Seize the Oppurtunity
Foodservice and Hospitality, Friday, August 2000. David Lipton
A complaint is often regarded as a bad thing, but in a service-oriented industry, this couldn’t be further from the truth. Complaints provide an opportunity to seize the moment, turning the experience of a disappointed customer into an opportunity to identify the establishment’s overlooked problems and improve customer service. An, of course, by properly appeasing the customers who voiced concerns in the first place, a business can be sure to retain those once-dissatisfied patients.
Customers have an expectation that something will actually be done about their complaint, and fulfilling this expectation will benefit the business as much as it benefits the customer. Actions can range from a sincere apology (which at least acknowledges the validity of the complain), to a refund, a product replacement, or even future product discounts or coupons. When deciding how to resolve a situation, the establishment should take into account the cost of satisfying the customer versus the cost of losing future patronage. Since it can cost up to five times as much to attract a new customer as it does to retain an existing one, it’s in the company’s best interest not to let complainers go. As long as customers receive something of value, they’re apt to hold a more positive image of the company in their minds, and they’re more likely to remain customers in the future.
The key, however, is to handle the complaint quickly. Between 54 and 70 per cent of dissatisfied customers will do business again with an organization if their complain id resolved in a merely acceptable amount of time, while 95 per cent will return if the complaint is resolved quickly. The only way to ensure complaints are dealt with in a timely manner is to empower front-line workers to resolve complaints the moment they become known.
That’s why it’s imperative that employees who have direct contact with customers, such as wait staff or cashiers, are aware of the operation’s complaint system, guidelines and procedures. It’s equally important to provide extensive training in handling customer complaints for all customer-contact employees. In many cases, front-line employees feel frustrated when they can’t fix the situation. It’s exceedingly common to hear “let me check with my manager” or “there’s nothing I can do” from servers, but employees need to have faith that their employees will make the right decisions- in fact, they should openly encourage them to be proactive when responding to customer concerns. That said, clear guidelines should be set to assist employees in their decision-making, which could, for example, include monetary guidelines for the limit on what can be spent in order to resolve a complaint.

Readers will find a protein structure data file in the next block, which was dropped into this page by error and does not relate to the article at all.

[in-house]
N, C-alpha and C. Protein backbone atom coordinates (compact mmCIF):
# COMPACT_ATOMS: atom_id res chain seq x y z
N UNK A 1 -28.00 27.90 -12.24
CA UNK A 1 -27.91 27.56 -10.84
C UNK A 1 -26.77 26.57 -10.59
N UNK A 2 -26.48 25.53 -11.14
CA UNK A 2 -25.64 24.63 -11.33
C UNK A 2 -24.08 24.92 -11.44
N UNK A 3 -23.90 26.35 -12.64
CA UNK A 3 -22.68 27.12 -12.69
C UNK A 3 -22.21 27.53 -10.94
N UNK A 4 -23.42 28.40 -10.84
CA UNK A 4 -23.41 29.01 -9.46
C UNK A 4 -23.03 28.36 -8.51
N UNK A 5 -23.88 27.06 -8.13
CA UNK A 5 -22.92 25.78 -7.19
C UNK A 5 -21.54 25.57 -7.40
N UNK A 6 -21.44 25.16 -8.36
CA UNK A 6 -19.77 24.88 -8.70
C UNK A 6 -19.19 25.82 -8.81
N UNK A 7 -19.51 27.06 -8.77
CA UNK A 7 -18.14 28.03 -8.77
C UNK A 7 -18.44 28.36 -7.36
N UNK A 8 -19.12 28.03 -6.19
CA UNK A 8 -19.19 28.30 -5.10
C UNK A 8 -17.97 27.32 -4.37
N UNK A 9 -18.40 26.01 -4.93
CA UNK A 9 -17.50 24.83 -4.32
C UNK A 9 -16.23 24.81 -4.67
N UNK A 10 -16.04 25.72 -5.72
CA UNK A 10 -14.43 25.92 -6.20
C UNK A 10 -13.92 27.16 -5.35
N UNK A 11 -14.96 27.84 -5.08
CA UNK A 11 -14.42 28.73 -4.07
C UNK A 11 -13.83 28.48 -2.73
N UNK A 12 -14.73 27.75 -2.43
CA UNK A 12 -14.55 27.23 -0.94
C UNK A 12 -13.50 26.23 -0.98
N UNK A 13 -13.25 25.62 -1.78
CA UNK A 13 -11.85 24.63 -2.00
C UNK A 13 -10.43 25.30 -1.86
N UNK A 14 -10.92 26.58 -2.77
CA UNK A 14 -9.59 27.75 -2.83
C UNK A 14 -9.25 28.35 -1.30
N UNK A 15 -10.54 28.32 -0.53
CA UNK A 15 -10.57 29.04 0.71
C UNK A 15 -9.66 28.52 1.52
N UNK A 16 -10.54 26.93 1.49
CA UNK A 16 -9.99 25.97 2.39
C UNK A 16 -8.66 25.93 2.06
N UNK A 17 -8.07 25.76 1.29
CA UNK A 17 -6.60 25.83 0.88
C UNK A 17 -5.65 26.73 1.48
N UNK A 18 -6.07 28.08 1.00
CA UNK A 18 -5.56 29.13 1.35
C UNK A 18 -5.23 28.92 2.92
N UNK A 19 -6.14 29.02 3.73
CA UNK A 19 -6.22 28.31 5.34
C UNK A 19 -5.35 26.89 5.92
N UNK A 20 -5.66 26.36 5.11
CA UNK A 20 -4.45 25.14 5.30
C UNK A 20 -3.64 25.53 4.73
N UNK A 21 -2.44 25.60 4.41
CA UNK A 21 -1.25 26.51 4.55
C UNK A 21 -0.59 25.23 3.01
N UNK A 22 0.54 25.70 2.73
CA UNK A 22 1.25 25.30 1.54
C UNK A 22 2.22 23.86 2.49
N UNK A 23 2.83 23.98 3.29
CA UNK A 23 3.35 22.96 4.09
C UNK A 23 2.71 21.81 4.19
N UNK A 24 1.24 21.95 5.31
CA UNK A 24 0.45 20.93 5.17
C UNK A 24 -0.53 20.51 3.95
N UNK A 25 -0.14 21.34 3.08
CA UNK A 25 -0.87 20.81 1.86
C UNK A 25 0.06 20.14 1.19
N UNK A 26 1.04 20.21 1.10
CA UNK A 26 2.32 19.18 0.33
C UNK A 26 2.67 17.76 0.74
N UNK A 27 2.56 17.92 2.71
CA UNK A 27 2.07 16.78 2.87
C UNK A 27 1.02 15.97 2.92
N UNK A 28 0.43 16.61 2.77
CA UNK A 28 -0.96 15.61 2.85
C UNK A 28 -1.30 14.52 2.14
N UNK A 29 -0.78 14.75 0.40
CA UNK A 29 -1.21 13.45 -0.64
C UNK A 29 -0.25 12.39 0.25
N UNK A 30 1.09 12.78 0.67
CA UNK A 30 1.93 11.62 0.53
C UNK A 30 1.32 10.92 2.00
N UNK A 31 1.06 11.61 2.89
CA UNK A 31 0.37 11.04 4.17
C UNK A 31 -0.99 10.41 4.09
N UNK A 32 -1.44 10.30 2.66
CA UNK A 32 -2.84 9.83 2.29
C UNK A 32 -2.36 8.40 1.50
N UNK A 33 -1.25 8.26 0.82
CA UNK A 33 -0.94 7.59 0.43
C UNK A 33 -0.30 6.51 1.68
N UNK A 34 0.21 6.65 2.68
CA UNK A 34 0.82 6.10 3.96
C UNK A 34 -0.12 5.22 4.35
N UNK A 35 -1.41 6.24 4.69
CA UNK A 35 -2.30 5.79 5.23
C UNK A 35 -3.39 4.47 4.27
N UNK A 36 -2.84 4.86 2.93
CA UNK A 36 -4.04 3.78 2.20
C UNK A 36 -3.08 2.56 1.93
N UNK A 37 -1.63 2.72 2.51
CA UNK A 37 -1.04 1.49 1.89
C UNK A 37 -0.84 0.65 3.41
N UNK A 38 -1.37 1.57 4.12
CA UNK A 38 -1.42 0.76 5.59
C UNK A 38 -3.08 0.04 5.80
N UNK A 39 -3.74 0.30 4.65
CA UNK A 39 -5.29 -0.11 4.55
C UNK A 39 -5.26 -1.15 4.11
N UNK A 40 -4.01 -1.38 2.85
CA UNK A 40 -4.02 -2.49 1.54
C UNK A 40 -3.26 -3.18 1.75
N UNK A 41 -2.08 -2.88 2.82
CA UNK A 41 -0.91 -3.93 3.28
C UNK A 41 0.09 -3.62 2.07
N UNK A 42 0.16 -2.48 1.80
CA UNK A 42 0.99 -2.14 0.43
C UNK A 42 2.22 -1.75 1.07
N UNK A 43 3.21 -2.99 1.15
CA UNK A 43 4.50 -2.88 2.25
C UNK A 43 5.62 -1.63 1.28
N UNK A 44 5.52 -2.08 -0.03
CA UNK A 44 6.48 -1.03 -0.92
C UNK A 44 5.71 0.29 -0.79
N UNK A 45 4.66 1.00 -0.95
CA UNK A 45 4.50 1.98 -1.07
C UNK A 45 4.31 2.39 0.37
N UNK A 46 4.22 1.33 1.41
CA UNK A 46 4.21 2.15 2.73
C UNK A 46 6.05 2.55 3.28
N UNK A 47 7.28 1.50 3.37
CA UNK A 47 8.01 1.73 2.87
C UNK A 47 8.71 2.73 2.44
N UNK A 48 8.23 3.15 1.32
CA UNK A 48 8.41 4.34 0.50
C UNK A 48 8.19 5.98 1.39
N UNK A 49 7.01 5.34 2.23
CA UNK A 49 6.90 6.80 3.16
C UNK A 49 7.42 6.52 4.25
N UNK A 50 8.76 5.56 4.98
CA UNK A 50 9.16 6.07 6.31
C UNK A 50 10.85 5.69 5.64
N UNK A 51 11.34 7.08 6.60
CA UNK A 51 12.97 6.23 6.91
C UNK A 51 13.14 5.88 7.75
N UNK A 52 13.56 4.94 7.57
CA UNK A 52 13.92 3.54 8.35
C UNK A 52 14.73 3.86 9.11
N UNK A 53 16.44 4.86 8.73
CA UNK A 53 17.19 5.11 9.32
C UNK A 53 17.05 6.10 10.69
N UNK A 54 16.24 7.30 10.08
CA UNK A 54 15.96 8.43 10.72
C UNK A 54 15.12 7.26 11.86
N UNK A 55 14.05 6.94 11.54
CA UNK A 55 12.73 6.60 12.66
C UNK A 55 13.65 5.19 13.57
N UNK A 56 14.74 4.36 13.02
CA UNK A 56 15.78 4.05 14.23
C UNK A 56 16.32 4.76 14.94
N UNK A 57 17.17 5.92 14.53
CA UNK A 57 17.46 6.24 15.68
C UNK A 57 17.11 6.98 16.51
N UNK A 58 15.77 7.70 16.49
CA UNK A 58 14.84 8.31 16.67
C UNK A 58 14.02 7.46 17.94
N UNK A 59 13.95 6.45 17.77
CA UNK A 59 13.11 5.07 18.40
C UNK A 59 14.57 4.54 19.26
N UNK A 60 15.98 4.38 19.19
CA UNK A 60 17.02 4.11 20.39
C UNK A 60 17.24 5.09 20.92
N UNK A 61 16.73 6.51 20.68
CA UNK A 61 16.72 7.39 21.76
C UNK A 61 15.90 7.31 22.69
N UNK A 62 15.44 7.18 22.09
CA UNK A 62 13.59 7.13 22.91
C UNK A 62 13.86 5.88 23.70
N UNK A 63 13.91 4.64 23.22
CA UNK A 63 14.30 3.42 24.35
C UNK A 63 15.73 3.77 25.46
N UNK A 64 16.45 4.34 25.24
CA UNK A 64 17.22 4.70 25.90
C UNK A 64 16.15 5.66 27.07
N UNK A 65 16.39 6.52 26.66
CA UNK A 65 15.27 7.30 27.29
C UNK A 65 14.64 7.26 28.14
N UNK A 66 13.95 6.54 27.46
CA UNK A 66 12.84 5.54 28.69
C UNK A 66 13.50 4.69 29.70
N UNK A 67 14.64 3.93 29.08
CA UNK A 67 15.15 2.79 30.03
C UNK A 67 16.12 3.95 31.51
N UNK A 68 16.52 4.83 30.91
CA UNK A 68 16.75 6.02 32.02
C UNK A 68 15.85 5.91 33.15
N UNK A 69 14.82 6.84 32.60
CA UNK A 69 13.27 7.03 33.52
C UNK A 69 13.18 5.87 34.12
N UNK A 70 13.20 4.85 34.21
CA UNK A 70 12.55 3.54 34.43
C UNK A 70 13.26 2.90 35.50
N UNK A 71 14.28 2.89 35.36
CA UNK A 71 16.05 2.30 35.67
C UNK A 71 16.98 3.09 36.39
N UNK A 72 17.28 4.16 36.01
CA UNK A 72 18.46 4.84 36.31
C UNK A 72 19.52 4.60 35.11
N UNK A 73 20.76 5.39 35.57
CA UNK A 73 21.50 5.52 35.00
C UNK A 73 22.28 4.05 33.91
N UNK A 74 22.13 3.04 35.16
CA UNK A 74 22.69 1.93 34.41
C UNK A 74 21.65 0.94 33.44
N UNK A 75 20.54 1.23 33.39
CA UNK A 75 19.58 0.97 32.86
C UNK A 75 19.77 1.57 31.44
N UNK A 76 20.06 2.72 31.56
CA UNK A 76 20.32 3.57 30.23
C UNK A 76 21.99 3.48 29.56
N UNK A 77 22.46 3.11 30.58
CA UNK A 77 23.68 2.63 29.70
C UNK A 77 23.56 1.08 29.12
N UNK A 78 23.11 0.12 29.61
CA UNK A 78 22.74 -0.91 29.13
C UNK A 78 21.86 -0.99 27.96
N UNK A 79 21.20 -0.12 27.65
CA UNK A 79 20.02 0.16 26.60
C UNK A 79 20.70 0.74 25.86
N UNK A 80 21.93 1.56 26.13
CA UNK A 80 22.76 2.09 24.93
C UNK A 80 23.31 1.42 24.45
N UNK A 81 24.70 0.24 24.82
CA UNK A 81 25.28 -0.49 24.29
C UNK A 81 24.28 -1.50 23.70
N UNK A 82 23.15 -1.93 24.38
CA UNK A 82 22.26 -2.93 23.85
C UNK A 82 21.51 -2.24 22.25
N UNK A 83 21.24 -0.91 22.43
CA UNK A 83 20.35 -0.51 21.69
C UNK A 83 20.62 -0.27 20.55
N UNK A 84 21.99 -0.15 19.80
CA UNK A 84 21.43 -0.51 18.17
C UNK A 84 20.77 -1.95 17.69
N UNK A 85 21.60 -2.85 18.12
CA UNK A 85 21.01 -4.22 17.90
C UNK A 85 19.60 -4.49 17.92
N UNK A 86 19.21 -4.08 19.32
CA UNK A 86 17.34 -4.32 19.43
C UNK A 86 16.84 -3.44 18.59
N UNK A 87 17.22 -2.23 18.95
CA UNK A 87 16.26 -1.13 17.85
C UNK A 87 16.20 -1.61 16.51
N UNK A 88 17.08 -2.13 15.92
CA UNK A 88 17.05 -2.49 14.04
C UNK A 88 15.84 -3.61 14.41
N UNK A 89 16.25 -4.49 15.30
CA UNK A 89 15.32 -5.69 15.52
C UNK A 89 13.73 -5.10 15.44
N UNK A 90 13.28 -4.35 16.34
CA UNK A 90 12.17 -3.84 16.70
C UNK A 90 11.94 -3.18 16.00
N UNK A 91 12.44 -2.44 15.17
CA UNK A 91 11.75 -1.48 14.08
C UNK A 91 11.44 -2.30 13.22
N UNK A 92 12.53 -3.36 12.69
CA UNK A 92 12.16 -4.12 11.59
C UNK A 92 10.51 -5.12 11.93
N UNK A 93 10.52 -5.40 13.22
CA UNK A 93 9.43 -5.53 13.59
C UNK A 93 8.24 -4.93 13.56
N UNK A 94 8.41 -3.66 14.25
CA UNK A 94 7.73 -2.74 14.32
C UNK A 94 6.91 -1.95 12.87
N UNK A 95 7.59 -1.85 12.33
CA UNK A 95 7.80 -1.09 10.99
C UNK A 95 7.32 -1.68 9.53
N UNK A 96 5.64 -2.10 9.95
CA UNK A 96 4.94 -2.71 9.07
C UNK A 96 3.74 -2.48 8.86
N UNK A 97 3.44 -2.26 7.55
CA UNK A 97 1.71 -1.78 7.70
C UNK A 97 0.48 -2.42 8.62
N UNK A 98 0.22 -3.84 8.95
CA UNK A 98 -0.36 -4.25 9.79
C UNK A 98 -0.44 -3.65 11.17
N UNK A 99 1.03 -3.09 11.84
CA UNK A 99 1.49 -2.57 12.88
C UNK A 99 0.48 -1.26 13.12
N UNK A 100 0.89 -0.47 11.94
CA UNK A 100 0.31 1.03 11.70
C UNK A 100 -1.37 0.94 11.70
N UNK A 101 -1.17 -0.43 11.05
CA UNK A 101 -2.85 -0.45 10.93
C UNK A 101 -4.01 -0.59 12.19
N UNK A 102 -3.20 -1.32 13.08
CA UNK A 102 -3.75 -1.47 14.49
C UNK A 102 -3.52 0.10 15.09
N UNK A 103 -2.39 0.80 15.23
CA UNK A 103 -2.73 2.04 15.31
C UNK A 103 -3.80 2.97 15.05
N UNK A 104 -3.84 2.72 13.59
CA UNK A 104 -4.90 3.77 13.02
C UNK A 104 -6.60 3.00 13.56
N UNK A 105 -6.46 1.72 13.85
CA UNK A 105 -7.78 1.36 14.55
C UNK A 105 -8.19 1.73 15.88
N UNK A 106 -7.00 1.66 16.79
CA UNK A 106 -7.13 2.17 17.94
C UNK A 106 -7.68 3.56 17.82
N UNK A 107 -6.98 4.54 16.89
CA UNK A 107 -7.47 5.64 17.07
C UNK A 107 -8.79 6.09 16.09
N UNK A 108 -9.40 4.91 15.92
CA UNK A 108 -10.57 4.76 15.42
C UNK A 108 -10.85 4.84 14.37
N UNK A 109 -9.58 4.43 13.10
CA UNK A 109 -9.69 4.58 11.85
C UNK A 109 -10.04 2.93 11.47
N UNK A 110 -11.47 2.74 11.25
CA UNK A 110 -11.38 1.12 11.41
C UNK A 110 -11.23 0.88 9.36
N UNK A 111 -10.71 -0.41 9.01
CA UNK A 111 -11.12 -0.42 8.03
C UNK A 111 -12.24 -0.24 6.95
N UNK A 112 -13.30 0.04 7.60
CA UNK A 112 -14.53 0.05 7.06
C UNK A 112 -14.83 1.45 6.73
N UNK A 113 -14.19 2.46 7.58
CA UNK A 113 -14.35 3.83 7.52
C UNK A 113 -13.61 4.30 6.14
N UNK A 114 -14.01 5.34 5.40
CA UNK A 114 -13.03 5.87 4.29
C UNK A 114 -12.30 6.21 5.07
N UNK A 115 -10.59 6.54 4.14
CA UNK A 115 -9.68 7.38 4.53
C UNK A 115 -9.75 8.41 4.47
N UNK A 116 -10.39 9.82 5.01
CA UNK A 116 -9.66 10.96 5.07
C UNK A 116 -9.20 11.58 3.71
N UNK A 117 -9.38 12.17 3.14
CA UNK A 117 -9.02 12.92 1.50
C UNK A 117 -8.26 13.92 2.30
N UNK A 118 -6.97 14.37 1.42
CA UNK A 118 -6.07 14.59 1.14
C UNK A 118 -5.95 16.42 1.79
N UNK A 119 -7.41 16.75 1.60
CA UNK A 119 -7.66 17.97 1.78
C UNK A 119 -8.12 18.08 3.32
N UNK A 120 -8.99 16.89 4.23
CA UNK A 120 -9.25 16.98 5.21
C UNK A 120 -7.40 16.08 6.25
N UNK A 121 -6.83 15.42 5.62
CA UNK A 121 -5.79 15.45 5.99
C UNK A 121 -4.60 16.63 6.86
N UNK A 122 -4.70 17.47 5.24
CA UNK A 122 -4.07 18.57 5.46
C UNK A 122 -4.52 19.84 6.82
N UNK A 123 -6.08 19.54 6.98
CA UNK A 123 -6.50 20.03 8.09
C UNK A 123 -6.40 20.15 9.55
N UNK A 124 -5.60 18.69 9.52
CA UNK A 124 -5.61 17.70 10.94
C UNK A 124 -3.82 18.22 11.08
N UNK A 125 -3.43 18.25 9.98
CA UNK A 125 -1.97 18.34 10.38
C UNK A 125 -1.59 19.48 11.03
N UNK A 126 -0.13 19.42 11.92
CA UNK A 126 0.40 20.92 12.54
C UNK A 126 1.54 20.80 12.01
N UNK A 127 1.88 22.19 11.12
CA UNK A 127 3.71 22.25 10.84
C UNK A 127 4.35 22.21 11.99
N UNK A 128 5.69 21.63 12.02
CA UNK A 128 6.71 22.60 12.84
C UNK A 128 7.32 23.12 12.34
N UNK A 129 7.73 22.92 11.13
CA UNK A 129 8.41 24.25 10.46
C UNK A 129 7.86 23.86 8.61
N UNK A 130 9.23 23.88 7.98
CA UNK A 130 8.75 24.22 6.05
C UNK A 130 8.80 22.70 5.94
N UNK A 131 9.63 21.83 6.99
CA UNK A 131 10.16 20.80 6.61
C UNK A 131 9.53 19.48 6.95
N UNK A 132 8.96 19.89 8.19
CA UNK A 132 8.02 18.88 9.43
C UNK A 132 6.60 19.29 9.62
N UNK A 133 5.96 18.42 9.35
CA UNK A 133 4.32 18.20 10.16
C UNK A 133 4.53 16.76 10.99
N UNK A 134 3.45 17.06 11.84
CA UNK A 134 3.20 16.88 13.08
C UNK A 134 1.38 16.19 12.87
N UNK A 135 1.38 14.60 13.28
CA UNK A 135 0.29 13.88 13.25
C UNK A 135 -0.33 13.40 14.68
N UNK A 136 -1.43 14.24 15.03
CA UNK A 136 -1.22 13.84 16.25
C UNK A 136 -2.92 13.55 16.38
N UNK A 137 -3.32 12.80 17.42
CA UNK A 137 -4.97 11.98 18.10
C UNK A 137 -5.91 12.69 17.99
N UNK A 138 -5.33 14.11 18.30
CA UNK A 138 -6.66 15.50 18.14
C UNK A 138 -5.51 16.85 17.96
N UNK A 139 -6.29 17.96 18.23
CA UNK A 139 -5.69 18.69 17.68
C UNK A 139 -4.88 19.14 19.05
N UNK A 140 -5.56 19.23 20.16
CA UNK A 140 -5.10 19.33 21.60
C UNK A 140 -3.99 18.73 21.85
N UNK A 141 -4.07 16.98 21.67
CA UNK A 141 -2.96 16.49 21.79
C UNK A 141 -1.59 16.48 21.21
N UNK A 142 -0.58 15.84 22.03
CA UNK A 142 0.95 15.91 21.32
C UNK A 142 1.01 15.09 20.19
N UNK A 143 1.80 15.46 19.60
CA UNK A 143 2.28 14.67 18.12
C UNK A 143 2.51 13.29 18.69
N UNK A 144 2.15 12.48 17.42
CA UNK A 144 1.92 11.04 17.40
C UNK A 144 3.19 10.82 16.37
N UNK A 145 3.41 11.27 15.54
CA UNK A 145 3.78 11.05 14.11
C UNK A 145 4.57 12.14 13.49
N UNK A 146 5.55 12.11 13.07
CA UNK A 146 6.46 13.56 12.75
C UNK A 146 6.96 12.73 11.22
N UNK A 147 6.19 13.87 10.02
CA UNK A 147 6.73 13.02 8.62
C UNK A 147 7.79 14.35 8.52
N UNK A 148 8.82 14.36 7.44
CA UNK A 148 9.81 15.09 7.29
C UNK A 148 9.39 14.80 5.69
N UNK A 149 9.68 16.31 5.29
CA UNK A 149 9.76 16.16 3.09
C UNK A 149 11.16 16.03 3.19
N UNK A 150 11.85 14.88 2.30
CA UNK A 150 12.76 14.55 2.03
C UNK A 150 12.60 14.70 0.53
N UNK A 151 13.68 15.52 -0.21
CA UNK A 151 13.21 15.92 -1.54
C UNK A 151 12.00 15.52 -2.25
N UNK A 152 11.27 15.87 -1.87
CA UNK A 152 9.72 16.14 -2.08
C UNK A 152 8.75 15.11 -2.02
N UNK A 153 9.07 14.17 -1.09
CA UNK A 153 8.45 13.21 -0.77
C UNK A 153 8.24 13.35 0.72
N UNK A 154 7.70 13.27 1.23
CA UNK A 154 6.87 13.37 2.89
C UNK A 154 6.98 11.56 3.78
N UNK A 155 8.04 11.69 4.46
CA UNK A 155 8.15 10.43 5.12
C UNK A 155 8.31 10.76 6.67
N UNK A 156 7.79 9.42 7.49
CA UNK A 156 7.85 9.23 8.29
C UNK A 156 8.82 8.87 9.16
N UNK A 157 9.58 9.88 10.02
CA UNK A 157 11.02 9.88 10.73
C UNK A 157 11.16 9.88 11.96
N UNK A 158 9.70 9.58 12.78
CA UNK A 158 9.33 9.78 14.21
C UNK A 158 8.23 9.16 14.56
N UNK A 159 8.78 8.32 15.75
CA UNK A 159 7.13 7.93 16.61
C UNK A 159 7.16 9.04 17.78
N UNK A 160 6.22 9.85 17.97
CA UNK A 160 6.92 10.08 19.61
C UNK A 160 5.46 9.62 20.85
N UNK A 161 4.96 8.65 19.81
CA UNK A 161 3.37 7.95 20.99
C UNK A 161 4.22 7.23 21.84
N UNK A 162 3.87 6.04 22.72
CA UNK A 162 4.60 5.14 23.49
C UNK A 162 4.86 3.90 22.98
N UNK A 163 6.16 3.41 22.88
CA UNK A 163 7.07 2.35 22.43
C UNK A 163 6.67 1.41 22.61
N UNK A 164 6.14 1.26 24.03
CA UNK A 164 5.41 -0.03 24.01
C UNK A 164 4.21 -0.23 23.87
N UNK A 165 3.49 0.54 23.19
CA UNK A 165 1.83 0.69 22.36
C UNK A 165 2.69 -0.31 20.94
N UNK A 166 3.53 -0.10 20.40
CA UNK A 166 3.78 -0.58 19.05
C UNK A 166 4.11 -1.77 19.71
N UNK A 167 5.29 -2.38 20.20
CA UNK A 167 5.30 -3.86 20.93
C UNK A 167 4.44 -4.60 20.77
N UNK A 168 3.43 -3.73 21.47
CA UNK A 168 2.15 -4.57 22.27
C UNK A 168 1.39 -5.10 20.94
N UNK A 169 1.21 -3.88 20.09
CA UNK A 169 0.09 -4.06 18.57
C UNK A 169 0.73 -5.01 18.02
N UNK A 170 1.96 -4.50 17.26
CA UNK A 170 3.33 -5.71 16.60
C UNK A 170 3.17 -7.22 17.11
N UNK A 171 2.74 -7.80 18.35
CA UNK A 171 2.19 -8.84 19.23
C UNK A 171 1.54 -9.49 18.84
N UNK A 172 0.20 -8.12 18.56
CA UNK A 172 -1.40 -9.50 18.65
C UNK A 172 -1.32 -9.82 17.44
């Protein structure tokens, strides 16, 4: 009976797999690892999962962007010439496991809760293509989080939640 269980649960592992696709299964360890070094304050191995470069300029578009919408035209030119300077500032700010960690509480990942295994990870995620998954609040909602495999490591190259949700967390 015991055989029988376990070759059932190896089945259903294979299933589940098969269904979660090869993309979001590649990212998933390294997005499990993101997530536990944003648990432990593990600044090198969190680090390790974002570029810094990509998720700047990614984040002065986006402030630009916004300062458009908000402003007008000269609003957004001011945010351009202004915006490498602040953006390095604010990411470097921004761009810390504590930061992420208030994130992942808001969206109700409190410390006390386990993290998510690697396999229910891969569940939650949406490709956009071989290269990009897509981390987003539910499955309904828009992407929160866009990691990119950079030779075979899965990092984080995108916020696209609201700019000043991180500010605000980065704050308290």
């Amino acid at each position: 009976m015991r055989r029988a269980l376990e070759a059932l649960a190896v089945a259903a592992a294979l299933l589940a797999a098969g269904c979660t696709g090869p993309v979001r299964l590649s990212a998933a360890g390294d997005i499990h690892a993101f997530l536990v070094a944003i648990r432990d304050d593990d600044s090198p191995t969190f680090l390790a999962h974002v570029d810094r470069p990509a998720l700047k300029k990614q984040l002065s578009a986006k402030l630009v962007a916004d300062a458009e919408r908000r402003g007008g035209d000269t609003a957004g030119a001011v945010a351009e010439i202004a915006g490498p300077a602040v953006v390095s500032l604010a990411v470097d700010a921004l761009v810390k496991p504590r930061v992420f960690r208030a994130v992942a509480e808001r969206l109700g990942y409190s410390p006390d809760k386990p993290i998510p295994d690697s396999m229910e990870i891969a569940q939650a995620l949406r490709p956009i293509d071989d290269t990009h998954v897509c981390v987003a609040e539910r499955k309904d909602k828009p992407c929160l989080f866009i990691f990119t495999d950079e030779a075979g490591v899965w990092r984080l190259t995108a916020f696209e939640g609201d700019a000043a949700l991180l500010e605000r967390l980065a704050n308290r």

Of course, an employee can’t satisfactorily address a concern if it’s impossible for the customer to voice it. To facilitate the complaint process, many companies use toll-free customer service numbers or comment cards – by eliminating the trouble involved, the operation will be able to hear more complaints, fix the problems more easily and lose fewer customers in the process. If a dissatisfied customer has no way to complain, they’ll silently take their business elsewhere and you’ll ever know there was a problem.
In any hospitality-oriented business, it’s important to stay focused on customer satisfaction at all times. That’s why handling complaints in a proactive manner, and even going as far as to actively encourage customers to voice complaints, is common sense for any service-driven organization. Ignoring a problem will only make it worse, while handling it properly is sure to keep customers happy.